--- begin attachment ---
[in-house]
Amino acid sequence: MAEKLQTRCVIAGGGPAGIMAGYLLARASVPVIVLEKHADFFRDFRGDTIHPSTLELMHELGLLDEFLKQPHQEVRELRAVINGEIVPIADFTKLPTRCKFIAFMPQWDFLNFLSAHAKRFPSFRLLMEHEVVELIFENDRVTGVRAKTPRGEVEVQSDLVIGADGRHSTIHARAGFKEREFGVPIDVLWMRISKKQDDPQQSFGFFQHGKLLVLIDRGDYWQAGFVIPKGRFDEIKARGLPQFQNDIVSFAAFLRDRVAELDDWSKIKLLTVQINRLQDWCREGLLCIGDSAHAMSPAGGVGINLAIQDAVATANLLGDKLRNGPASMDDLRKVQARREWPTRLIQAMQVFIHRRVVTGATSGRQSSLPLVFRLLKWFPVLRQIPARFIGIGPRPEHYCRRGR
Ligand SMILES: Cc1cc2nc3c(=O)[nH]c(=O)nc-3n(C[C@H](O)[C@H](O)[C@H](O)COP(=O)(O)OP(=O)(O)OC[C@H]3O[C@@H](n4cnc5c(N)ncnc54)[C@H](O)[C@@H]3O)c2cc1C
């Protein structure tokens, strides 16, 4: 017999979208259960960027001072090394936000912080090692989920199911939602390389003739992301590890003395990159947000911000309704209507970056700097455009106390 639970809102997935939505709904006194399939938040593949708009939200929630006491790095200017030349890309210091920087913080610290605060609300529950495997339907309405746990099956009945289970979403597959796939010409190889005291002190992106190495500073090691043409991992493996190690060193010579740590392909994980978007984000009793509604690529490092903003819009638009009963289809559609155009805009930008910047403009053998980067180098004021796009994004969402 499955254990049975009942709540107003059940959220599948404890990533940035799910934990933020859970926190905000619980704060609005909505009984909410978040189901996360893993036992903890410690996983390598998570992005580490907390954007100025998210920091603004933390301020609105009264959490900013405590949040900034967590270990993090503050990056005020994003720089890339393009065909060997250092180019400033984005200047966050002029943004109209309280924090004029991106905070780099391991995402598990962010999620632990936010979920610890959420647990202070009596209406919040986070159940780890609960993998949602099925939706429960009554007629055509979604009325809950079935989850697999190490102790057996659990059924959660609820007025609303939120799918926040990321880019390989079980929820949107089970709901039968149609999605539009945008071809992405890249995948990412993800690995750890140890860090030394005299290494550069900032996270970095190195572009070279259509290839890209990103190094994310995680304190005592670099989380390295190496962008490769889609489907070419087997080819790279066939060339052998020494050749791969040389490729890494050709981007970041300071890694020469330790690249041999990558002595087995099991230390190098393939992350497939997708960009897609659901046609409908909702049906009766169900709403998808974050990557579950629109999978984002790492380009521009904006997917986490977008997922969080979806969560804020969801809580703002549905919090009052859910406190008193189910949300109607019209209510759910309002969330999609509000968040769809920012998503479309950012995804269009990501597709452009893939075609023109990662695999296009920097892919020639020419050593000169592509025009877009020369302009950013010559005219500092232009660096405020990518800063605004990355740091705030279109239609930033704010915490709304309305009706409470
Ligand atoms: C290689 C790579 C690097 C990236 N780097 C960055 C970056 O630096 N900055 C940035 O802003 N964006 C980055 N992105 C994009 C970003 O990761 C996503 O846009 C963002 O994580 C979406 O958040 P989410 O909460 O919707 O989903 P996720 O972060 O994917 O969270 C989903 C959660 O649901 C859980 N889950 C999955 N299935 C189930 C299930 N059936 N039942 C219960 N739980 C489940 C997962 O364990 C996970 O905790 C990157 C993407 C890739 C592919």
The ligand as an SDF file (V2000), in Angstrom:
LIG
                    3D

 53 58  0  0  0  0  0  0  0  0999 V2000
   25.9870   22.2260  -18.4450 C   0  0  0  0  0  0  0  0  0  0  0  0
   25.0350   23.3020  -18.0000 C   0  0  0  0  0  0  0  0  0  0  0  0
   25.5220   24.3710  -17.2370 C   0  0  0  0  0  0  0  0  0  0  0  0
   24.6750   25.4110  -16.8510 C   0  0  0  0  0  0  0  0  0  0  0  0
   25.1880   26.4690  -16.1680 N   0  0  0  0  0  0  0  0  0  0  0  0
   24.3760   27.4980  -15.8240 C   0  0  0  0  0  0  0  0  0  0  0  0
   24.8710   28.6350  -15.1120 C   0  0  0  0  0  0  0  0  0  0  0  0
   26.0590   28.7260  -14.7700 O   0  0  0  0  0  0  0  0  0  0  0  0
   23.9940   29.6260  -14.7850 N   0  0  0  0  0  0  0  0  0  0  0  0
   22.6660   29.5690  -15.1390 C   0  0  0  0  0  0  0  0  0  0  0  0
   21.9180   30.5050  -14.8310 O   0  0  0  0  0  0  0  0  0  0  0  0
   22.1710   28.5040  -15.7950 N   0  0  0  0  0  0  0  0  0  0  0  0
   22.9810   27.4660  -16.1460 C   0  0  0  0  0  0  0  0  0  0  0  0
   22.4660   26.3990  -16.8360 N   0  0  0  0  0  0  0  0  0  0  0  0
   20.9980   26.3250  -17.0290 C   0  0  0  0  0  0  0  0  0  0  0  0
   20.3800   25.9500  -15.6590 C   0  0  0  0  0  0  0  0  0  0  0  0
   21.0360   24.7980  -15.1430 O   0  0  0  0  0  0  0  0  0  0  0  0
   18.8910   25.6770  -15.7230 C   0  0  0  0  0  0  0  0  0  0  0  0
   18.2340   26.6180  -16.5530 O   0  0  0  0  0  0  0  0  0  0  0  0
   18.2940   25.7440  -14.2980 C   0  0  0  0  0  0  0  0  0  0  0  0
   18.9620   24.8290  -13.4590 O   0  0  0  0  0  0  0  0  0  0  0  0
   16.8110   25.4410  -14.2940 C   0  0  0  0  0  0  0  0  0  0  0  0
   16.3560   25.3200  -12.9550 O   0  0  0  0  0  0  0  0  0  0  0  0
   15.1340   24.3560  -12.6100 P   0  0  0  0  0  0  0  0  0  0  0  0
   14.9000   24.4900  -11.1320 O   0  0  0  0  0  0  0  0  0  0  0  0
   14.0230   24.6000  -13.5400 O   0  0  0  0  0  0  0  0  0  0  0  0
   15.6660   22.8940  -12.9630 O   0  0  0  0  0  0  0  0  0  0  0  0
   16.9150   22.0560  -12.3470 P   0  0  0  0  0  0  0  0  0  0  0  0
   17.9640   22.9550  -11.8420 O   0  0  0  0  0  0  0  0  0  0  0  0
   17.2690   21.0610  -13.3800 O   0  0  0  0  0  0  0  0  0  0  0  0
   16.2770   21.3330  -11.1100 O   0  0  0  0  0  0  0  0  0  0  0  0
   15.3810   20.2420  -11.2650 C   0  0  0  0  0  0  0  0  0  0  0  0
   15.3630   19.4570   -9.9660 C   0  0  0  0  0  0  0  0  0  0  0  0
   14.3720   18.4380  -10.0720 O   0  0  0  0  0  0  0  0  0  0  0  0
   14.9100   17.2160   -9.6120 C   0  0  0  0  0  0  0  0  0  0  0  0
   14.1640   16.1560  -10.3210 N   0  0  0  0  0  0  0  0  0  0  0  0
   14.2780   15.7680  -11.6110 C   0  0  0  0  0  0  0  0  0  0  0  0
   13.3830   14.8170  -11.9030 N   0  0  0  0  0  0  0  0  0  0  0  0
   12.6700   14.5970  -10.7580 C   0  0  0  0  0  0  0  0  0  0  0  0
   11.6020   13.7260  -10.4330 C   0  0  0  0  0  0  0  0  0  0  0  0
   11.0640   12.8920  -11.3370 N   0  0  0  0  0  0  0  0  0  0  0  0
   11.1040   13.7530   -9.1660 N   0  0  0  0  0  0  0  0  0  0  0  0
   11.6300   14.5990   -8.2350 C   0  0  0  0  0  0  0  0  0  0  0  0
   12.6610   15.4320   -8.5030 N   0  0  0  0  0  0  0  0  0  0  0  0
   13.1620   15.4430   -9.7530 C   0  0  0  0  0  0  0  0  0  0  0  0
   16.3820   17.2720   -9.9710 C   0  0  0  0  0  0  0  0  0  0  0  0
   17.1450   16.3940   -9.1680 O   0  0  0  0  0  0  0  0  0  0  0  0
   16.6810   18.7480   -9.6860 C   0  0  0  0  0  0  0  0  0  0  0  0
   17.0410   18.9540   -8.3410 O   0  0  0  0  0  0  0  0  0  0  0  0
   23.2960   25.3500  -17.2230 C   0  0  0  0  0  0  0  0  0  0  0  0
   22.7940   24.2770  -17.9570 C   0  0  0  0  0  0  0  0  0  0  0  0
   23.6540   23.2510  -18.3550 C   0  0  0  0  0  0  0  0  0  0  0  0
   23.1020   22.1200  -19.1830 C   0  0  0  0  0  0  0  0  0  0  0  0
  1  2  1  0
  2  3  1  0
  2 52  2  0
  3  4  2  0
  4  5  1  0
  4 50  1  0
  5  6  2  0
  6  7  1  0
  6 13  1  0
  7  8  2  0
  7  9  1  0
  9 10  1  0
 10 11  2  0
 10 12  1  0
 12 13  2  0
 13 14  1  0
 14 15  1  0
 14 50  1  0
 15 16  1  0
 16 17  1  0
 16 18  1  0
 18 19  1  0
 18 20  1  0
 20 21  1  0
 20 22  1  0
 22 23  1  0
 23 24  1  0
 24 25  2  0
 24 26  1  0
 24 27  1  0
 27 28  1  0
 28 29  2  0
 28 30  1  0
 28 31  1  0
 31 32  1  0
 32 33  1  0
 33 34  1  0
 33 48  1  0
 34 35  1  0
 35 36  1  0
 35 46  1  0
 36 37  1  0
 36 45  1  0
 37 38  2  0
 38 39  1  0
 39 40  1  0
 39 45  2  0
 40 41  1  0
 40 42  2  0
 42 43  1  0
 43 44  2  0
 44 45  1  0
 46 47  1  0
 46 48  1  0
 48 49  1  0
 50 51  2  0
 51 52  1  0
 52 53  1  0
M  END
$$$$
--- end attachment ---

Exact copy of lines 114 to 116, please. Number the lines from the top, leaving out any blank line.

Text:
 44 45  1  0
 46 47  1  0
 46 48  1  0